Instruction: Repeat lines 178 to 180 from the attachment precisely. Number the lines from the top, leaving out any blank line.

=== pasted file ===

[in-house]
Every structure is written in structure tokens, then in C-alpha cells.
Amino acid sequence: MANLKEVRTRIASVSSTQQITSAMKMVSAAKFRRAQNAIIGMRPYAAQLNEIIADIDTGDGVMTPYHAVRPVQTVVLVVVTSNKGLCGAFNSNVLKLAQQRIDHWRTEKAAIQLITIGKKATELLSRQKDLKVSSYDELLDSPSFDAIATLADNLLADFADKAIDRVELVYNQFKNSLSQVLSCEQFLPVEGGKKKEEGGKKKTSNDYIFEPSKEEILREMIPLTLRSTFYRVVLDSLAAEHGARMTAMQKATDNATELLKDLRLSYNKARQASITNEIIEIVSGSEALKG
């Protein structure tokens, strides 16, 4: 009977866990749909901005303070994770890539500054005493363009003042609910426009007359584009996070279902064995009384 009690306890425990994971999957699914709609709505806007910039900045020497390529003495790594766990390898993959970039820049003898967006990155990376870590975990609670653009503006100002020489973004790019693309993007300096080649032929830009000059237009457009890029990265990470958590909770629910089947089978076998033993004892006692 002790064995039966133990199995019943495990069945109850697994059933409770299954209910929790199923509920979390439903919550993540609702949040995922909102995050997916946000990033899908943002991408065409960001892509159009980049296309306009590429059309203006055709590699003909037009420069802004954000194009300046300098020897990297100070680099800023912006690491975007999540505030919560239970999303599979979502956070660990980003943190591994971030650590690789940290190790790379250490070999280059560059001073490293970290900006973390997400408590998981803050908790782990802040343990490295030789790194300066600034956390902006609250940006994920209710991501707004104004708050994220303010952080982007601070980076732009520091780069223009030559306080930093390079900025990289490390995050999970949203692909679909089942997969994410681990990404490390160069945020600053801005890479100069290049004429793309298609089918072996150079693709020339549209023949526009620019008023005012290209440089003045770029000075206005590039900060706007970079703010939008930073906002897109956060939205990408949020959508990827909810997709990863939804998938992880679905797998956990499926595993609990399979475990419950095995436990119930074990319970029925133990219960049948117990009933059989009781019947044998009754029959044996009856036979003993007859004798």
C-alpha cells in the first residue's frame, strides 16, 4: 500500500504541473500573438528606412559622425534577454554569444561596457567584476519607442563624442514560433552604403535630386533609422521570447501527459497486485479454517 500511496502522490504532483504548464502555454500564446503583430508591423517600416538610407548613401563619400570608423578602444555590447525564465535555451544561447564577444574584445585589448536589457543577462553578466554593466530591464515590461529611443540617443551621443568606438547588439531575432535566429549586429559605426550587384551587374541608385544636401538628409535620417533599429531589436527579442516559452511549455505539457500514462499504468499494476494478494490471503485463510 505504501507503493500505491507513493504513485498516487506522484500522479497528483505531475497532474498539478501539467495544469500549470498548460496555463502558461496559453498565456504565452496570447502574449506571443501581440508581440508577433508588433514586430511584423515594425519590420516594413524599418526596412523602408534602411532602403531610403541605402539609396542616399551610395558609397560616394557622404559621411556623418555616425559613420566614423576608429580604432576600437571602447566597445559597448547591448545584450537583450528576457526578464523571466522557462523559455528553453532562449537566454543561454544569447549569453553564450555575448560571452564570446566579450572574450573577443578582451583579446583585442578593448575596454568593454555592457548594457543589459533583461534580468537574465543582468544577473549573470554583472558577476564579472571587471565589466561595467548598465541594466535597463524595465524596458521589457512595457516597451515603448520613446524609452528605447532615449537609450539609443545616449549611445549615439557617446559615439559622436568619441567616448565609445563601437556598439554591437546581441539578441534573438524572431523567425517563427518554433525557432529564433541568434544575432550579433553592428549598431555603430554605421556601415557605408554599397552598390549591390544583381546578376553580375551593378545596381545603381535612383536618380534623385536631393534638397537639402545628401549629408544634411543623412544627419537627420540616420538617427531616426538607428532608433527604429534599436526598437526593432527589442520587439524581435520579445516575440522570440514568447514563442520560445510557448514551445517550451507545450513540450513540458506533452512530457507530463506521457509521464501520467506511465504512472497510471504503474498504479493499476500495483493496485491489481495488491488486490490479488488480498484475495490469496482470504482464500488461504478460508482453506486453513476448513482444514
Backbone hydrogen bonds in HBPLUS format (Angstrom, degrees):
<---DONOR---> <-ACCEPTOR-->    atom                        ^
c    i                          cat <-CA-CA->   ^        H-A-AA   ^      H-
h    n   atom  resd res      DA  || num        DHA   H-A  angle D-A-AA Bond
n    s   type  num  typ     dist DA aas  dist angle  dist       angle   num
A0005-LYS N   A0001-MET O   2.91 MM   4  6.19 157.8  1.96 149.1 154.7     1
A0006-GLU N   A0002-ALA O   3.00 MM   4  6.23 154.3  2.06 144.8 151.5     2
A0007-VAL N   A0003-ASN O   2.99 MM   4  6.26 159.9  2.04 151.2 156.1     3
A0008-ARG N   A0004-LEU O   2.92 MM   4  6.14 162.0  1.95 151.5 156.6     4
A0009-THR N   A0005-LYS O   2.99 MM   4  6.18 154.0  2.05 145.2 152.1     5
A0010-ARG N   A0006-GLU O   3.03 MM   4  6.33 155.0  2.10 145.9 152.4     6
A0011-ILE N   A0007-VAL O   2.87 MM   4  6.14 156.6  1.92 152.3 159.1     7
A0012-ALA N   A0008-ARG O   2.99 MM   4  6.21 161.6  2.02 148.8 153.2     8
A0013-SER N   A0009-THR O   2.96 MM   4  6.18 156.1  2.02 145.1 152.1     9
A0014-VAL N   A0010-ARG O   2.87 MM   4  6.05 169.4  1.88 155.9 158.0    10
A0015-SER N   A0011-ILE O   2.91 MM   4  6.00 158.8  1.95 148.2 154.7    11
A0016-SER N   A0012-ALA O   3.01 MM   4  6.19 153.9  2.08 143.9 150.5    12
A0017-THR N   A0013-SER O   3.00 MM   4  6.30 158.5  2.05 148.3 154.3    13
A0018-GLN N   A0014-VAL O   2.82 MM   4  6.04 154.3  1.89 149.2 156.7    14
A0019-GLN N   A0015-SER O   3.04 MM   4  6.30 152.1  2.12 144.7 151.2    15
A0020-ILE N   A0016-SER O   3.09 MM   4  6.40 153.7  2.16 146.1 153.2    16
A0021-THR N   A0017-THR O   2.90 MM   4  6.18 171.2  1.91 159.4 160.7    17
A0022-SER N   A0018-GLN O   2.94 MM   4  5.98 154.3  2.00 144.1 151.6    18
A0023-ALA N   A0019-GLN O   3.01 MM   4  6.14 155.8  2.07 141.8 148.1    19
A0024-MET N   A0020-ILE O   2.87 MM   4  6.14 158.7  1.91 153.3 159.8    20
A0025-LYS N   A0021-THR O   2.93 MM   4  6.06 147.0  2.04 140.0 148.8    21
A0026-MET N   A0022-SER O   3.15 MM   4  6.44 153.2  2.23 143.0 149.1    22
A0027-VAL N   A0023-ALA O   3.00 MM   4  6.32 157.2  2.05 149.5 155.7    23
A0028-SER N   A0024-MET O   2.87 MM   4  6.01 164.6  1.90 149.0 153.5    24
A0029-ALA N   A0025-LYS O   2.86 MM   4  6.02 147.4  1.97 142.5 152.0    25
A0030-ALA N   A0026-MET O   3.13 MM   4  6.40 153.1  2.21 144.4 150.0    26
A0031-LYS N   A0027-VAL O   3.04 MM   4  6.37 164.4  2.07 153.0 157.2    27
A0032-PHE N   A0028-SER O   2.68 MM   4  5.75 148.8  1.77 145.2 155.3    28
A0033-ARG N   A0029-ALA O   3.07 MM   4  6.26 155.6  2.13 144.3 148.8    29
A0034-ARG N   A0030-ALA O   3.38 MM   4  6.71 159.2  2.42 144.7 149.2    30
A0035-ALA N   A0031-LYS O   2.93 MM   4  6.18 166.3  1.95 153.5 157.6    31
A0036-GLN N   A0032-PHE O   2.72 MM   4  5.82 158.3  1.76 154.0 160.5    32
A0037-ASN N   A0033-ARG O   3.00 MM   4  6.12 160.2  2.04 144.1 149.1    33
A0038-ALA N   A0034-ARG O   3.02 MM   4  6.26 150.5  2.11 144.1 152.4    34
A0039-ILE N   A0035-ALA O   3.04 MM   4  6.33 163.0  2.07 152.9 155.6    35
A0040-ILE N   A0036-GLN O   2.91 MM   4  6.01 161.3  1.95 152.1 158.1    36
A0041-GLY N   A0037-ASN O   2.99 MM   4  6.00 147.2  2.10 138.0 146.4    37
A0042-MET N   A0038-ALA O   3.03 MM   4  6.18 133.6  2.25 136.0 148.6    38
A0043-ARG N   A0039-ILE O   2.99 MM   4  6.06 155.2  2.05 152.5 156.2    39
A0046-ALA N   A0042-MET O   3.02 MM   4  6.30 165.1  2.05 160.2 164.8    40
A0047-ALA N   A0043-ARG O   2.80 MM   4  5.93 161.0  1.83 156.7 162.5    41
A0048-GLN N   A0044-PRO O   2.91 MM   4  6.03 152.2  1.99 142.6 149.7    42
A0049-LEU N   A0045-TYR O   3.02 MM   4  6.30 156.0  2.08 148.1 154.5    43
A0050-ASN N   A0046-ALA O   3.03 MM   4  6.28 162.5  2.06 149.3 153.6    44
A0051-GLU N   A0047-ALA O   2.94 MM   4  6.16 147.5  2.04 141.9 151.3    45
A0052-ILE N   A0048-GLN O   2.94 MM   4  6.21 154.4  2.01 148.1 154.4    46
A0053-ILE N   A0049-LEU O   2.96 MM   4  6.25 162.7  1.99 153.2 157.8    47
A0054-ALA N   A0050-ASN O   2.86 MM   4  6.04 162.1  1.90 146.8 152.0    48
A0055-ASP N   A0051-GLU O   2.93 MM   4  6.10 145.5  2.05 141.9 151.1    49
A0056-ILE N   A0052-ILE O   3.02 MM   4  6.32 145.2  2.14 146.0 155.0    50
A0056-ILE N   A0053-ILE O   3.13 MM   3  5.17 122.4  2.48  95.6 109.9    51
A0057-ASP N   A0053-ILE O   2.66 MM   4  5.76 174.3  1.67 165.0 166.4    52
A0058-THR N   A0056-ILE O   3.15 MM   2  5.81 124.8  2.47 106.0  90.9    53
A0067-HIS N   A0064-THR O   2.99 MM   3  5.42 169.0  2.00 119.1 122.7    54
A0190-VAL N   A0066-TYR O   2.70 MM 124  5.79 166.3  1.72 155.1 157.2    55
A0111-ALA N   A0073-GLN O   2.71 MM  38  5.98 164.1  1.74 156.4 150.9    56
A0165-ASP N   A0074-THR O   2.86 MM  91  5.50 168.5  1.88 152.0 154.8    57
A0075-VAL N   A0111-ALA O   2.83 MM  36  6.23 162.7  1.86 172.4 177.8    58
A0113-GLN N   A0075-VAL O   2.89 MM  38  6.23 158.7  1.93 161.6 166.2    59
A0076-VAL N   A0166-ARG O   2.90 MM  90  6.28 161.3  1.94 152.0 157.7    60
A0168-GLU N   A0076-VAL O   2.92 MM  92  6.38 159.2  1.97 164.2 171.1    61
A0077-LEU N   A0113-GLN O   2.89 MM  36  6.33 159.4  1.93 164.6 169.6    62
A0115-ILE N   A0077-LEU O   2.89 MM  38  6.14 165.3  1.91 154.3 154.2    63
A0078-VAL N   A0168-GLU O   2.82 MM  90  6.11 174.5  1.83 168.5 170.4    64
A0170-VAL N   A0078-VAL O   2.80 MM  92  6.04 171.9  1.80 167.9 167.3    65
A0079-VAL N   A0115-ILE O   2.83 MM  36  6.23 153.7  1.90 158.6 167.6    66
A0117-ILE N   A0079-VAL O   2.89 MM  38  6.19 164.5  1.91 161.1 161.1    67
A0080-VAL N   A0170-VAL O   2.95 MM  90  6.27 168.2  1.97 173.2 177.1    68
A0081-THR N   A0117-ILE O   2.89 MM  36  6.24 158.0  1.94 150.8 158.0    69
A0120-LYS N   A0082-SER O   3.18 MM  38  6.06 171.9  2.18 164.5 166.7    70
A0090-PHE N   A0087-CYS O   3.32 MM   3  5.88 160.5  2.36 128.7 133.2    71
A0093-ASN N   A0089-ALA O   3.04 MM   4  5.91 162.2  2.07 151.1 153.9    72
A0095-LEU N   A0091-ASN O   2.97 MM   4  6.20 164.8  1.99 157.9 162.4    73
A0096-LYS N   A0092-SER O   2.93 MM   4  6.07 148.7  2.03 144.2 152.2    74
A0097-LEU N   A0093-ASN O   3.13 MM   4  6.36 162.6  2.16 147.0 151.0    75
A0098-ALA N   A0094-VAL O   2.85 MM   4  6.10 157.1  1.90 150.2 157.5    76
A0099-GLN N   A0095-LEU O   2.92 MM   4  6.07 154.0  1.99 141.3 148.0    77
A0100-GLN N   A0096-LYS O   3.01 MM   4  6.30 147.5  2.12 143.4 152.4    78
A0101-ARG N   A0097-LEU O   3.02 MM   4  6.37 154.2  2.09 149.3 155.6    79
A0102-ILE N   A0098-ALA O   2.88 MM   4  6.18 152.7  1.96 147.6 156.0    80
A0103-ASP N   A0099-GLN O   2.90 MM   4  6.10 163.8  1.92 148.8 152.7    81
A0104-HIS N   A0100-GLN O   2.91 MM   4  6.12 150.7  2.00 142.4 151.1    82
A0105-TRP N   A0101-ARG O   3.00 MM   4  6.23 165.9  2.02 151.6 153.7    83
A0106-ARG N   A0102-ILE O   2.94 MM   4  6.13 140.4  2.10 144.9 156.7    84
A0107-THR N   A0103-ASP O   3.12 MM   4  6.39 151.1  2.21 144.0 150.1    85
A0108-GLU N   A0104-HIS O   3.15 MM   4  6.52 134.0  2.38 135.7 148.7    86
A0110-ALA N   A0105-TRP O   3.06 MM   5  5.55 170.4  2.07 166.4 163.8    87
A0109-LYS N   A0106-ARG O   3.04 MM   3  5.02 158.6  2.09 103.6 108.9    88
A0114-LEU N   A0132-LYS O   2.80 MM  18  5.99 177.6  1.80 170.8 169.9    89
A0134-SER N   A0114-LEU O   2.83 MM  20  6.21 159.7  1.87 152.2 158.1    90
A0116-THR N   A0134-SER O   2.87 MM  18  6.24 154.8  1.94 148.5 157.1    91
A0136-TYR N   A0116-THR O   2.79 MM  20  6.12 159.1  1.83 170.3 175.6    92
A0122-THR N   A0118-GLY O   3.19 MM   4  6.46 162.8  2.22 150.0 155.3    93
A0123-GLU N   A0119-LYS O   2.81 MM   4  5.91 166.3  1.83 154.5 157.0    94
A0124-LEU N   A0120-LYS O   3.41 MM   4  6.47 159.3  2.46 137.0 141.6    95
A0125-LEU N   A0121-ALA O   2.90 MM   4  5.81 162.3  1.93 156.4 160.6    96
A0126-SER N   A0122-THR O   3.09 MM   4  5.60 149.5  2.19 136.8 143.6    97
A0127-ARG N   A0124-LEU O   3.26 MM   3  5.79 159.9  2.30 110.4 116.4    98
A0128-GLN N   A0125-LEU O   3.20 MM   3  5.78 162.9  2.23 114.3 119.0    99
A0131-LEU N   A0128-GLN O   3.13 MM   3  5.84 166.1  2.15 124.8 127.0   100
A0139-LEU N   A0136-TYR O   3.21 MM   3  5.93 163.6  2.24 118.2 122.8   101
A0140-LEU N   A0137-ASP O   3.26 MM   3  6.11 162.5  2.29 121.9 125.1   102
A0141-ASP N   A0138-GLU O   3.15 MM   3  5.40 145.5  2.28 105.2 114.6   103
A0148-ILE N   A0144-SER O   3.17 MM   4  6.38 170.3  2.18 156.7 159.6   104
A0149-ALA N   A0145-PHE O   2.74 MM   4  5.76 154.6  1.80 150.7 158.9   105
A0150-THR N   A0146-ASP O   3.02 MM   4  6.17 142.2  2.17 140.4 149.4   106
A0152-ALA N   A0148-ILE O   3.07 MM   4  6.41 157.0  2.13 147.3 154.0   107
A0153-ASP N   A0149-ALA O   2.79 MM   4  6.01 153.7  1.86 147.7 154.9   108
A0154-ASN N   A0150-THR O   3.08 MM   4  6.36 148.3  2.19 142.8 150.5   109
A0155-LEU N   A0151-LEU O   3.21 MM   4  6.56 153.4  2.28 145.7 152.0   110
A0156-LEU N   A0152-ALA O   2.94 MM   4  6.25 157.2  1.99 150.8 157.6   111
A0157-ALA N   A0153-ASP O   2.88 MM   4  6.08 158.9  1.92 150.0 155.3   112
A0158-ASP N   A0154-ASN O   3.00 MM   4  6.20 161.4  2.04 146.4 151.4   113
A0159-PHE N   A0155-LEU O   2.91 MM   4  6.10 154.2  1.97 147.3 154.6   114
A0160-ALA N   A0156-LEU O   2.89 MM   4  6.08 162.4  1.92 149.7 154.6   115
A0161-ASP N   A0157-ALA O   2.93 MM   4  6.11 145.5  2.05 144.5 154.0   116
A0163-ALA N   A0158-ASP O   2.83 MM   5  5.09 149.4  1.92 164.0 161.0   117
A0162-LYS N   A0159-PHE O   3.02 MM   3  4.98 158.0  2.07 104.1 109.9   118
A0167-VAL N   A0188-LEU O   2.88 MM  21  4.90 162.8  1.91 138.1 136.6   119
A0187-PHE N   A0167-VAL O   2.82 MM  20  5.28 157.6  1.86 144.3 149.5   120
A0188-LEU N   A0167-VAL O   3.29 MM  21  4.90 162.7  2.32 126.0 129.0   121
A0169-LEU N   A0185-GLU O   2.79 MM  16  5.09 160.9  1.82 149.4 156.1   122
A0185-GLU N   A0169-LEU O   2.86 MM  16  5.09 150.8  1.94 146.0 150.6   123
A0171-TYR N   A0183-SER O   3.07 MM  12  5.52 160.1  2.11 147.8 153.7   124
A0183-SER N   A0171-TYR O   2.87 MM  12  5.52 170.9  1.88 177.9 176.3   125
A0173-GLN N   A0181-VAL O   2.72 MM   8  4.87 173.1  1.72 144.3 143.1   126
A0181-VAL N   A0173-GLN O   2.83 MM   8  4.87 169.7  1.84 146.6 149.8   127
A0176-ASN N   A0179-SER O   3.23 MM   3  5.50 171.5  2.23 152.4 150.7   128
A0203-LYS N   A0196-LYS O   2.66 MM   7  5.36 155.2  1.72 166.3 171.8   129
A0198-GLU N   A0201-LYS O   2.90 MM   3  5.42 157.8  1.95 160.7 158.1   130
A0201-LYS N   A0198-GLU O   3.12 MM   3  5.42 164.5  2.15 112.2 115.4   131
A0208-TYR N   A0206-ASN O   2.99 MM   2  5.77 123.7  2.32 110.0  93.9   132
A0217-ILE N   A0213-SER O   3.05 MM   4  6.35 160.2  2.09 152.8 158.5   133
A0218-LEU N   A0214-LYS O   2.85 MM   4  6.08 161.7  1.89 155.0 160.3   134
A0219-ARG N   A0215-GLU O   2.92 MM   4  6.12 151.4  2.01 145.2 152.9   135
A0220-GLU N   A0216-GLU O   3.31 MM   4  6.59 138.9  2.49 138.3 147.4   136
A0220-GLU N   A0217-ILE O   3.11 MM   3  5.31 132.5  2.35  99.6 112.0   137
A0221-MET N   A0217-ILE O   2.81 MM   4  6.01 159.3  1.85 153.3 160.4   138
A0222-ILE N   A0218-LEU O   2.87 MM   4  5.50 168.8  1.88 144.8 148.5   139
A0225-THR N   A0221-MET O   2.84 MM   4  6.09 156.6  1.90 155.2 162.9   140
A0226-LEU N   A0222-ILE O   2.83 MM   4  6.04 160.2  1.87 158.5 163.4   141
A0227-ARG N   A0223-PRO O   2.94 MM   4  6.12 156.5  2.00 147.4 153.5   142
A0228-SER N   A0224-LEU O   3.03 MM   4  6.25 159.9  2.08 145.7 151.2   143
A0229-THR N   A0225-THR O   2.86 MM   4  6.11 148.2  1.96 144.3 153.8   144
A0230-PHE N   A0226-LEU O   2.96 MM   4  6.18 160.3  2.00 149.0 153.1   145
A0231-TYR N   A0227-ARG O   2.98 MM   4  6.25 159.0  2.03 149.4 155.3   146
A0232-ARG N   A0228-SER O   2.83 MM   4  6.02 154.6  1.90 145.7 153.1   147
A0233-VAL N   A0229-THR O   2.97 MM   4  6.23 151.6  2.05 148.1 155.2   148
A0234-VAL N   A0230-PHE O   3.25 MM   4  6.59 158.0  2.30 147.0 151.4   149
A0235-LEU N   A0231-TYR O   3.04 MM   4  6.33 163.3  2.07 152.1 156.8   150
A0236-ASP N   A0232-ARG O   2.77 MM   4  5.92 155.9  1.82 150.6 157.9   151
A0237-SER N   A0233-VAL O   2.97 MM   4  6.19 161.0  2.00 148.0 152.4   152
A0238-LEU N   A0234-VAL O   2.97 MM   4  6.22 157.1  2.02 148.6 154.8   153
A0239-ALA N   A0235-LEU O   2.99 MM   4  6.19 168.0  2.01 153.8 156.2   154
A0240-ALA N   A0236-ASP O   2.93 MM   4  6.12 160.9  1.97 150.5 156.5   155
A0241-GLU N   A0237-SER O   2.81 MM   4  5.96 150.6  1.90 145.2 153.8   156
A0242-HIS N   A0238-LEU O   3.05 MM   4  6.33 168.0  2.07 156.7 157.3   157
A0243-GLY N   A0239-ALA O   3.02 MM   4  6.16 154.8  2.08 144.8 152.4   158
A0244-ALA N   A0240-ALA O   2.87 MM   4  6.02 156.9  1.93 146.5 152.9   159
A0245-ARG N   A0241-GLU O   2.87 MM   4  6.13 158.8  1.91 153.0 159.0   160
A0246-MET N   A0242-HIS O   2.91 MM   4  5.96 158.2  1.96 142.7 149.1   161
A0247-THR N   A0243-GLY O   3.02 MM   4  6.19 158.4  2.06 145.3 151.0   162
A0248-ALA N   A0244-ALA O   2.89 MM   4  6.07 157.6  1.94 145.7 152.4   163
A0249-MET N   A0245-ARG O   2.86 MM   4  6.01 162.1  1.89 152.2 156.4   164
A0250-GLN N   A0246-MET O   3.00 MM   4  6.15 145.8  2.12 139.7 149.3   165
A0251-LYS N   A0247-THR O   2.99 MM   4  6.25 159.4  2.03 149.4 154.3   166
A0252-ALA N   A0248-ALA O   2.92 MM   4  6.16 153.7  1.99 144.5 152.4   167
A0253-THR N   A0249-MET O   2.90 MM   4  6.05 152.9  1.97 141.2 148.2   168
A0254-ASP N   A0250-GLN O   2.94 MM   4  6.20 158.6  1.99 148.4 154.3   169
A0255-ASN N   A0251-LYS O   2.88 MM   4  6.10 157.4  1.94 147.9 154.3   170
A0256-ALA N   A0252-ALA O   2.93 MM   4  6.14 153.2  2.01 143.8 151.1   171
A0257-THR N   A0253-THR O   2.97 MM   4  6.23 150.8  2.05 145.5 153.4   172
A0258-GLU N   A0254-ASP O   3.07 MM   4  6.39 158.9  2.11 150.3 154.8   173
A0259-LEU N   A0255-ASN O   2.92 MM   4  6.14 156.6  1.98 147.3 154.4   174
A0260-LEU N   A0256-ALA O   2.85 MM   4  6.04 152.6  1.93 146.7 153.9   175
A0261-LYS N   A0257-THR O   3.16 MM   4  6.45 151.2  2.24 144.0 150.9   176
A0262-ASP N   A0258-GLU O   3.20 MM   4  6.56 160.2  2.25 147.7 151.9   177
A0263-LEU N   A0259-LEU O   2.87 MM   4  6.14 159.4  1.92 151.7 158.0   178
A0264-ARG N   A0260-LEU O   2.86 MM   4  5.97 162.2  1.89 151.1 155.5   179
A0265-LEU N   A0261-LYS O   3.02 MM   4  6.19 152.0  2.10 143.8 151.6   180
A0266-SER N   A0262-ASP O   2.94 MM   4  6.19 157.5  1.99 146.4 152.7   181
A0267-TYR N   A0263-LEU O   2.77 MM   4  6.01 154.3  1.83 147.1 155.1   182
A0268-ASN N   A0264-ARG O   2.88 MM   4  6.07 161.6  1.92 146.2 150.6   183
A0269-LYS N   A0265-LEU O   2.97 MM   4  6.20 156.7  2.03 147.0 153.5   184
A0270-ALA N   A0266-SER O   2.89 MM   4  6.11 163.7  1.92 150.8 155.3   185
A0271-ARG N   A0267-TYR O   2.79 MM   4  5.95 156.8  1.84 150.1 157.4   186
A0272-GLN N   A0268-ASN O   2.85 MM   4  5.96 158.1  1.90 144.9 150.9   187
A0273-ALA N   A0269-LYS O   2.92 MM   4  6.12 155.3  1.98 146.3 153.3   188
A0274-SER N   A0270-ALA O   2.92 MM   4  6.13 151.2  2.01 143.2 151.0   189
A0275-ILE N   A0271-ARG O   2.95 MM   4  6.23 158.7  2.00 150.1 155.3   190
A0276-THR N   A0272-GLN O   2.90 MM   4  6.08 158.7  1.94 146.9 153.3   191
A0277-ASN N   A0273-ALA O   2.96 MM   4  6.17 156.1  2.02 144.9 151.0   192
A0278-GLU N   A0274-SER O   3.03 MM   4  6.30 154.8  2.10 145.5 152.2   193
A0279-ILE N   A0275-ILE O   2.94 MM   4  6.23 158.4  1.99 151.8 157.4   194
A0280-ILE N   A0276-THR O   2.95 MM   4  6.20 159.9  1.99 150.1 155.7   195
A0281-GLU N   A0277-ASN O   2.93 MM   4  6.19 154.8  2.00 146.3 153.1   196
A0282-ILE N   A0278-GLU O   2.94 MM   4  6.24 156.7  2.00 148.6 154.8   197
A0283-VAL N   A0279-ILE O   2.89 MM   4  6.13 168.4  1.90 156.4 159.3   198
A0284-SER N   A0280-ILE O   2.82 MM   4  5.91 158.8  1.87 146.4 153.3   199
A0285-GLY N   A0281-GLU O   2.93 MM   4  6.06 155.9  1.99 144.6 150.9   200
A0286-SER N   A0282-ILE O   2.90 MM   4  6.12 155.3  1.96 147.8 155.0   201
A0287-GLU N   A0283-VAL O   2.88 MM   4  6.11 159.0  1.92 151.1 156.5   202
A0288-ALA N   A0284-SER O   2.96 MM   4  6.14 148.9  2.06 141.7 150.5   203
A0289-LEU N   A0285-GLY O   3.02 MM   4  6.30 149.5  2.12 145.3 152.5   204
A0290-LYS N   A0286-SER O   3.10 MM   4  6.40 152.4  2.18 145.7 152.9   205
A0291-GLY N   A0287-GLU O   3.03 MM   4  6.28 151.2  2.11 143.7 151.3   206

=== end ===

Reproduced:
A0253-THR N   A0249-MET O   2.90 MM   4  6.05 152.9  1.97 141.2 148.2   168
A0254-ASP N   A0250-GLN O   2.94 MM   4  6.20 158.6  1.99 148.4 154.3   169
A0255-ASN N   A0251-LYS O   2.88 MM   4  6.10 157.4  1.94 147.9 154.3   170